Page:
Only if it's a like-kind exchange. https://www.irs.gov/busines​ses/small-b​usinesses-self-employed/like-kind-exch​anges-real-estate-tax-tips I have no idea if different types of cars count though.

In your scenario, you likely aren't paying any tax because vehicles don't increase in value as they get older. You only pay tax on gain. If your Camaro had increased in value, and you traded it for something other than money, you would have realized the gain and had to pay tax on it.
 
2021-04-12 3:20:40 PM  

mrmopar5287: Ignoramist: It's property.  If you buy property using $ and realize a gain in $ from the sale of property (or exchange for goods), the IRS is rightfully going to expect a cut of the action.

If I exchange one piece of property for another, that's untaxed barter. The IRS doesn't tax me if I trade a classic Chevy Camaro for someone's Honda Odyssey van if I feel the sports car has to go and I need a reliable ride for my family. Someone gets the Camaro and I get the Odyssey: an exchange of property for property is untaxed barter.


Note to self: Do NOT hire mrmopar5287 to do my taxes. See Form 1099-B
 
2021-04-12 3:22:26 PM  

amb: If you bought the bitcoin, I don't think IRS should care until you sell it. It is a non-interest/non-dividend security, so not a concern until it is resold for a gain, similar to holding a stock. If you mined it, then I think it might be considered revenue or income. Probably can deduct the cost of mining, and if you are a business can depreciate the equipment.

Don't have any, so haven't looked too hard into the tax implications, but that is how I would expect it works.


That's the long and short of it.

Buying butts?  Non-taxable.
Being paid in butts?  Ordinary income at the market rate.
Selling or paying in butts?  Capital gain or loss depending on the price difference.
 
2021-04-12 3:22:28 PM  

Ignoramist: Hoblit: Hoblit: Tax my BTC? I'm going to read the article but if it says it is taxing FIAT that was generated by a BTC sale, I'm going to be very disappointed in subby.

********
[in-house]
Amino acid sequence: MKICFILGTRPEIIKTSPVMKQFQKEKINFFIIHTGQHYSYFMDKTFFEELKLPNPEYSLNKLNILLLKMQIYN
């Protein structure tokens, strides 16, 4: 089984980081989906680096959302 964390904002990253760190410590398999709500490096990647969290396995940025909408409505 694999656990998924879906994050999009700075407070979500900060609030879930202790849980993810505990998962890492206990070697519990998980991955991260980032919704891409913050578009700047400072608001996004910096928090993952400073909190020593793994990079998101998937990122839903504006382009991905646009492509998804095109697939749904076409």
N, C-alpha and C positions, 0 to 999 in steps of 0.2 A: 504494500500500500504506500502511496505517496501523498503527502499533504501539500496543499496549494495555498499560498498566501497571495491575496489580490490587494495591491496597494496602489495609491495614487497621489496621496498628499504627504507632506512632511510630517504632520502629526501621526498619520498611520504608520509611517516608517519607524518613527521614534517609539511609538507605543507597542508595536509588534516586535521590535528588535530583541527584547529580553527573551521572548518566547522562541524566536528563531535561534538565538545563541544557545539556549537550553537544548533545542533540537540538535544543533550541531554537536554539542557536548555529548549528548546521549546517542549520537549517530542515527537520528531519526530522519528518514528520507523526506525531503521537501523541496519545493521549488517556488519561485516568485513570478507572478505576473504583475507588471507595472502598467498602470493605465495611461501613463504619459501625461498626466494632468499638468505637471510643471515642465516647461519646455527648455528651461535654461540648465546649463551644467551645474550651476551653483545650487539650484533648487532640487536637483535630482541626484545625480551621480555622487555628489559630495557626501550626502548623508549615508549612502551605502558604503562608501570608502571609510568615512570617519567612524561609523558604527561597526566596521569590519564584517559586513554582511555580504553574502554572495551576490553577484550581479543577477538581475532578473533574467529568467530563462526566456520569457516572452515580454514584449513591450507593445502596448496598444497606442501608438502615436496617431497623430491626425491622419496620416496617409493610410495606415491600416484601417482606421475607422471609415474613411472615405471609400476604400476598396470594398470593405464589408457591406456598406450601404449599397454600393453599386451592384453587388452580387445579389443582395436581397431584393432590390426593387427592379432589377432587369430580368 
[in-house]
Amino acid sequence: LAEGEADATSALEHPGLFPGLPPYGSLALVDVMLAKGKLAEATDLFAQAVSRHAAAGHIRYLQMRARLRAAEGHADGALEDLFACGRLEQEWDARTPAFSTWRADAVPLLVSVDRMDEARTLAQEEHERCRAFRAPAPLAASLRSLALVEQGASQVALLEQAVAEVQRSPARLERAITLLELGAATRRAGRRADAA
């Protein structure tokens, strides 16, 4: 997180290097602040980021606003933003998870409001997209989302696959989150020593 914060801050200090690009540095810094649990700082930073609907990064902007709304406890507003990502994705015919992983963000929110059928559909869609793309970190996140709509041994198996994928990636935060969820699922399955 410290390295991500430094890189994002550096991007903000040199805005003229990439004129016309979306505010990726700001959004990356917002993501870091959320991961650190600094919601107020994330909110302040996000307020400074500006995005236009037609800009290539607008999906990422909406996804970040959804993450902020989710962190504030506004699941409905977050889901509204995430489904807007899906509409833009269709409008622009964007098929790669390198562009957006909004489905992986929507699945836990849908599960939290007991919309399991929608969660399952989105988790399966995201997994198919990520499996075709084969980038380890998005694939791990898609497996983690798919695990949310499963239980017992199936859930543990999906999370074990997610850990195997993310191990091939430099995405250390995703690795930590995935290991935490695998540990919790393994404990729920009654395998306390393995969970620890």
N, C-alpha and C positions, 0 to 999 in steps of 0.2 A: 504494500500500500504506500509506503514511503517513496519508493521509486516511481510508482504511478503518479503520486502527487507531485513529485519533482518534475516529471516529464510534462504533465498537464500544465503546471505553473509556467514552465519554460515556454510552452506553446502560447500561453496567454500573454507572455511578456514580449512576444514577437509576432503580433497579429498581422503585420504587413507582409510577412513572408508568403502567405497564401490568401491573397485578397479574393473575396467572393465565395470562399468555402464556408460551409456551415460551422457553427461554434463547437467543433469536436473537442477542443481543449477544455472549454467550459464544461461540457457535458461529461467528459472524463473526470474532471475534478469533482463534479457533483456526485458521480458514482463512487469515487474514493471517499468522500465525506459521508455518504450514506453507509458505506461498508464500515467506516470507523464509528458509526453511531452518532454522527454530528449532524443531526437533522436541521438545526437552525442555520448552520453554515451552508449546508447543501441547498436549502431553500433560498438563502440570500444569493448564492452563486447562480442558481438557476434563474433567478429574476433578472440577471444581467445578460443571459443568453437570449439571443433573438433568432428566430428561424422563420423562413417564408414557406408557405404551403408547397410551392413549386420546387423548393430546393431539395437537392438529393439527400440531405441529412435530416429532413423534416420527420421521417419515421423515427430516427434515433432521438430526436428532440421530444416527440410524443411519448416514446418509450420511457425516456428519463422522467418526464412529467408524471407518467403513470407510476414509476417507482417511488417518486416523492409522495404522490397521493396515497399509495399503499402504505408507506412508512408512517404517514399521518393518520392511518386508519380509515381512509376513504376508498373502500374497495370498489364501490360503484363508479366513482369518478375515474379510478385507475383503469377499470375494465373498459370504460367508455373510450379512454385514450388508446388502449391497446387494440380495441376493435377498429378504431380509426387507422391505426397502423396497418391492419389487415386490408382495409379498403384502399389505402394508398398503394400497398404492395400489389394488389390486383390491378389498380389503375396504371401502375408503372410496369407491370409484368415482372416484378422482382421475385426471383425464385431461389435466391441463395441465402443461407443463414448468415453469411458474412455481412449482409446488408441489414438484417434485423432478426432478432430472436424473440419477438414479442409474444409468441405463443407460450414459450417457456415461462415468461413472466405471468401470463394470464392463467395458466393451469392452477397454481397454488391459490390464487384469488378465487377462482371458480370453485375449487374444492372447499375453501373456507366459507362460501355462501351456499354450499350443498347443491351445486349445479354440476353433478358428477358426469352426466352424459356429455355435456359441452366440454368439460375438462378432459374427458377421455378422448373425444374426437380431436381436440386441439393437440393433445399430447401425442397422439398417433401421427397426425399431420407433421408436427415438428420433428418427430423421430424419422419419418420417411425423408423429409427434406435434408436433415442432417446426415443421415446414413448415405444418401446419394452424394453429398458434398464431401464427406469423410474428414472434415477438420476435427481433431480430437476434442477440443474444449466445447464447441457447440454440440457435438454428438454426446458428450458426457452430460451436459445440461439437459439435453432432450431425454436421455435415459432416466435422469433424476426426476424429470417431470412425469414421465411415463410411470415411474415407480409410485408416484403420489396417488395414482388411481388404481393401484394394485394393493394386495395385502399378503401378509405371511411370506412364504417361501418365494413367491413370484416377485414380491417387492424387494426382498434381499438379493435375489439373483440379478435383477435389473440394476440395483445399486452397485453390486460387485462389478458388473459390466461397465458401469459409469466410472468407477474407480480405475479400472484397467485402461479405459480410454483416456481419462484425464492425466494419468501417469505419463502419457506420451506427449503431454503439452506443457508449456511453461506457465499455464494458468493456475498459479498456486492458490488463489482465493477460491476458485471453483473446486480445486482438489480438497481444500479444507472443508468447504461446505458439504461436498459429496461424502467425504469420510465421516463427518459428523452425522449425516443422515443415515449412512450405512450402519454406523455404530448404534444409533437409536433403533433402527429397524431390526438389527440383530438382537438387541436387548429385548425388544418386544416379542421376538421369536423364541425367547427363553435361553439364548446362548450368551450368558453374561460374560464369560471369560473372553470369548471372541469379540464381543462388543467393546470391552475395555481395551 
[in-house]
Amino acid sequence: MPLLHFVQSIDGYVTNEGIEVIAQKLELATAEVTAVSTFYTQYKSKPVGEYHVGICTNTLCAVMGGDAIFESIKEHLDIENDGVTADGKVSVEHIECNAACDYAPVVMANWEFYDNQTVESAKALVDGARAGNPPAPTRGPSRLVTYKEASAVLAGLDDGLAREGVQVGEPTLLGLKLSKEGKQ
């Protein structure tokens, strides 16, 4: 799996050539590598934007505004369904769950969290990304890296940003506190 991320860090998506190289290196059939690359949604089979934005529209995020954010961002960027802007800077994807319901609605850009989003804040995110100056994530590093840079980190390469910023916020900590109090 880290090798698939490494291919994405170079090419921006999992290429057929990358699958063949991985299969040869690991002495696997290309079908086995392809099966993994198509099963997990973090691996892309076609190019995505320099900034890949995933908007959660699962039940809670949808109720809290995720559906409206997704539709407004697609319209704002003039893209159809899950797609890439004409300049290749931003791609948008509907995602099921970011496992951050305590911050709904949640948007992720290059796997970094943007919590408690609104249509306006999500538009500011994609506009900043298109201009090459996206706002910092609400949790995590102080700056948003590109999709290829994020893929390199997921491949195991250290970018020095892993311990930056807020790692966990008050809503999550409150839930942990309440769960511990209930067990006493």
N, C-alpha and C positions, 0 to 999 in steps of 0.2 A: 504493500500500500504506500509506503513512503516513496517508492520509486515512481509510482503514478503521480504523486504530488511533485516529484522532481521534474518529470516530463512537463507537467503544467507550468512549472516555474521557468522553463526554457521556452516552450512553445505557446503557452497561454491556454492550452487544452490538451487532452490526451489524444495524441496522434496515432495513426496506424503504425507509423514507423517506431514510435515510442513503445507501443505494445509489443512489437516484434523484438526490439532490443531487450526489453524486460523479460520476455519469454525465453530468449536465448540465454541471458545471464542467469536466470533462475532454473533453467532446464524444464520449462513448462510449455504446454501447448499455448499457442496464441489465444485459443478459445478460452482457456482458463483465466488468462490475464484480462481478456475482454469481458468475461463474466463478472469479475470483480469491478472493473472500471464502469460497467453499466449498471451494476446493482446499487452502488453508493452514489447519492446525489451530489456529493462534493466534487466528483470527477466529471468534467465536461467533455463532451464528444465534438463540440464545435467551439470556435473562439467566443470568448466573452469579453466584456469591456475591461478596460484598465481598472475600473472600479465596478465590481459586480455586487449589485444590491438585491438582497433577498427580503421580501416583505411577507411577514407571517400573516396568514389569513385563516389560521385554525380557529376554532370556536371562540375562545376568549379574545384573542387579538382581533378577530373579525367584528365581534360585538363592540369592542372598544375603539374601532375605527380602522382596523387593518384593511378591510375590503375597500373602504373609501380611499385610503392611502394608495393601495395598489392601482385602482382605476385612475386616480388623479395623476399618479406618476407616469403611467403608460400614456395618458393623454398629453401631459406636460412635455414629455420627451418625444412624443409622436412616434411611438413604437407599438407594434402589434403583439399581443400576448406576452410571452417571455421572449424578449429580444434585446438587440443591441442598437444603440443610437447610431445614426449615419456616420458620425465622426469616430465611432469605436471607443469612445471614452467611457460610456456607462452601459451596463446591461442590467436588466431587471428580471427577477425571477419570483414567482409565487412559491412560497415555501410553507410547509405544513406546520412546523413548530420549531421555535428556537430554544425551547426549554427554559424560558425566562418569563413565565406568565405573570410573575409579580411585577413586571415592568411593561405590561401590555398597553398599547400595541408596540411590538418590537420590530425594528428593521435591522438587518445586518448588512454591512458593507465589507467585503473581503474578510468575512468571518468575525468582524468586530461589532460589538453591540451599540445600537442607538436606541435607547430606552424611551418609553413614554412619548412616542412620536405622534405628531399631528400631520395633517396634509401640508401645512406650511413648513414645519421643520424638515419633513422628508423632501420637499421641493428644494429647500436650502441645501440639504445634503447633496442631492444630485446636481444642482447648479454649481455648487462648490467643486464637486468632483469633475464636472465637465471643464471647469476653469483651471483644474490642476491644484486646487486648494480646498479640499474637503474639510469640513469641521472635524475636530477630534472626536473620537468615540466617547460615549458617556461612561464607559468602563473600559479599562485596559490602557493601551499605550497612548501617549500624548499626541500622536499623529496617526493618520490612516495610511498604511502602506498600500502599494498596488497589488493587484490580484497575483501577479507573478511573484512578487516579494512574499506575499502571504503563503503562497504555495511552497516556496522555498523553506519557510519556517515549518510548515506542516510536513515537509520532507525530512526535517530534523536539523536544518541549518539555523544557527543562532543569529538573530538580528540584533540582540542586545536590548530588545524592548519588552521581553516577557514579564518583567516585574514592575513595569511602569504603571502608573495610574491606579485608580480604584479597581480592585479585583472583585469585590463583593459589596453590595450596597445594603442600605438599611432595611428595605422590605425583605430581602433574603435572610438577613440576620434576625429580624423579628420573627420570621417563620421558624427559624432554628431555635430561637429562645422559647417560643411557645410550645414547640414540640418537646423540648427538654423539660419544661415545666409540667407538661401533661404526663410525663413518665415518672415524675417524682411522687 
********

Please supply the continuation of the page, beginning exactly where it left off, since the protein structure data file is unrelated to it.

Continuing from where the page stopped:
Okay... sure... but where do I send my BTC payments to the IRS because I sure as H3LL don't owe them any American Dollars while it's still virtual cryptocurrency. I mean, where is the cut-off line on how much it gained or lost ... who chooses that line or is it by quarter's end?

It's not cute how the government wants a cut from my money, even when it isn't just gains on exchange rates.

It's property.  If you buy property using $ and realize a gain in $ from the sale of property (or exchange for goods), the IRS is rightfully going to expect a cut of the action.


Yes, I realize that.

But the article isn't limiting it to gains and that's the part I have a problem with.
 
2021-04-12 3:22:41 PM  
Until bitcoins are converted to cash (or traded for something with real value), they are worthless.  I don't see how they can tax something with a value that is only theoretical.
 
2021-04-12 3:22:55 PM  

huntercr: Rapmaster2000: Sounds like they understand the techology.

They do.  It's just not treated simply like money like so many people believe it is. It's an asset similar in some ways to property. What people don't think about is when you "buy" something with BTC you are converting it and when you do, you are realizing any gains you made since you acquired your BTC.


Are you talking about the legal conversion of properties, or the technical aspects of a bitcoin transaction?
 
2021-04-12 3:23:59 PM  
Give us a break. Cryptocurrencies are for tax avoidance, money laundering, and buying things on the black market.

Period.

Well, that's ignoring the immense amount of pollution and wasted energy needed to mine them.
 
2021-04-12 3:25:24 PM  

mrmopar5287: Ignoramist: It's property.  If you buy property using $ and realize a gain in $ from the sale of property (or exchange for goods), the IRS is rightfully going to expect a cut of the action.

If I exchange one piece of property for another, that's untaxed barter. The IRS doesn't tax me if I trade a classic Chevy Camaro for someone's Honda Odyssey van if I feel the sports car has to go and I need a reliable ride for my family. Someone gets the Camaro and I get the Odyssey: an exchange of property for property is untaxed barter.